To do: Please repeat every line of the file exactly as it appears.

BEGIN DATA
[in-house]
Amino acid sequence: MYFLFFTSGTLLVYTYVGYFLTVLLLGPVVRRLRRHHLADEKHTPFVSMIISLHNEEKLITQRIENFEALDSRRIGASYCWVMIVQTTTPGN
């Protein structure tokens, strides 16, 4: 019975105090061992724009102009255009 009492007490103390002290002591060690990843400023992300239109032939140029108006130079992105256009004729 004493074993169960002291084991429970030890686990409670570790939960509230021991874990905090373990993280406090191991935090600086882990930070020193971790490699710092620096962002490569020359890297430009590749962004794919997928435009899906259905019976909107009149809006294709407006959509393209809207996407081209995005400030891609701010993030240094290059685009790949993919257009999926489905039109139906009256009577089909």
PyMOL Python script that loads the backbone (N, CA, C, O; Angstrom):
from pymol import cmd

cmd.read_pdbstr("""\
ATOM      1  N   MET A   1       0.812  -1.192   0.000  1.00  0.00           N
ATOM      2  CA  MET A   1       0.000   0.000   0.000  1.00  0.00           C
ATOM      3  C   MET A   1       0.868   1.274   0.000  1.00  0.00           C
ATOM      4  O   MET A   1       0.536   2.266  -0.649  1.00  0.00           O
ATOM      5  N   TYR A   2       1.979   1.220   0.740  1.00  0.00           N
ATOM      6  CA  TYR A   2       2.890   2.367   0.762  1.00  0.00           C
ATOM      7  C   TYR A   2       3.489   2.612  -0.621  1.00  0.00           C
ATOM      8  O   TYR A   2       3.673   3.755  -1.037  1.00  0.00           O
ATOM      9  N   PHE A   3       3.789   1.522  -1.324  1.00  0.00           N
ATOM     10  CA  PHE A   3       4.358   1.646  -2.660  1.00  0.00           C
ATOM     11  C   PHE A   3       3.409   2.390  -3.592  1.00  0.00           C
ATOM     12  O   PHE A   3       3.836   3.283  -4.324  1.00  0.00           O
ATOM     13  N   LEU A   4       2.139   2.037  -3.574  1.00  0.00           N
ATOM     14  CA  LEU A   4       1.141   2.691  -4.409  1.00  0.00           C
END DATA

[in-house]
Amino acid sequence: MYFLFFTSGTLLVYTYVGYFLTVLLLGPVVRRLRRHHLADEKHTPFVSMIISLHNEEKLITQRIENFEALDSRRIGASYCWVMIVQTTTPGN
């Protein structure tokens, strides 16, 4: 019975105090061992724009102009255009 009492007490103390002290002591060690990843400023992300239109032939140029108006130079992105256009004729 004493074993169960002291084991429970030890686990409670570790939960509230021991874990905090373990993280406090191991935090600086882990930070020193971790490699710092620096962002490569020359890297430009590749962004794919997928435009899906259905019976909107009149809006294709407006959509393209809207996407081209995005400030891609701010993030240094290059685009790949993919257009999926489905039109139906009256009577089909």
PyMOL Python script that loads the backbone (N, CA, C, O; Angstrom):
from pymol import cmd

cmd.read_pdbstr("""\
ATOM      1  N   MET A   1       0.812  -1.192   0.000  1.00  0.00           N
ATOM      2  CA  MET A   1       0.000   0.000   0.000  1.00  0.00           C
ATOM      3  C   MET A   1       0.868   1.274   0.000  1.00  0.00           C
ATOM      4  O   MET A   1       0.536   2.266  -0.649  1.00  0.00           O
ATOM      5  N   TYR A   2       1.979   1.220   0.740  1.00  0.00           N
ATOM      6  CA  TYR A   2       2.890   2.367   0.762  1.00  0.00           C
ATOM      7  C   TYR A   2       3.489   2.612  -0.621  1.00  0.00           C
ATOM      8  O   TYR A   2       3.673   3.755  -1.037  1.00  0.00           O
ATOM      9  N   PHE A   3       3.789   1.522  -1.324  1.00  0.00           N
ATOM     10  CA  PHE A   3       4.358   1.646  -2.660  1.00  0.00           C
ATOM     11  C   PHE A   3       3.409   2.390  -3.592  1.00  0.00           C
ATOM     12  O   PHE A   3       3.836   3.283  -4.324  1.00  0.00           O
ATOM     13  N   LEU A   4       2.139   2.037  -3.574  1.00  0.00           N
ATOM     14  CA  LEU A   4       1.141   2.691  -4.409  1.00  0.00           C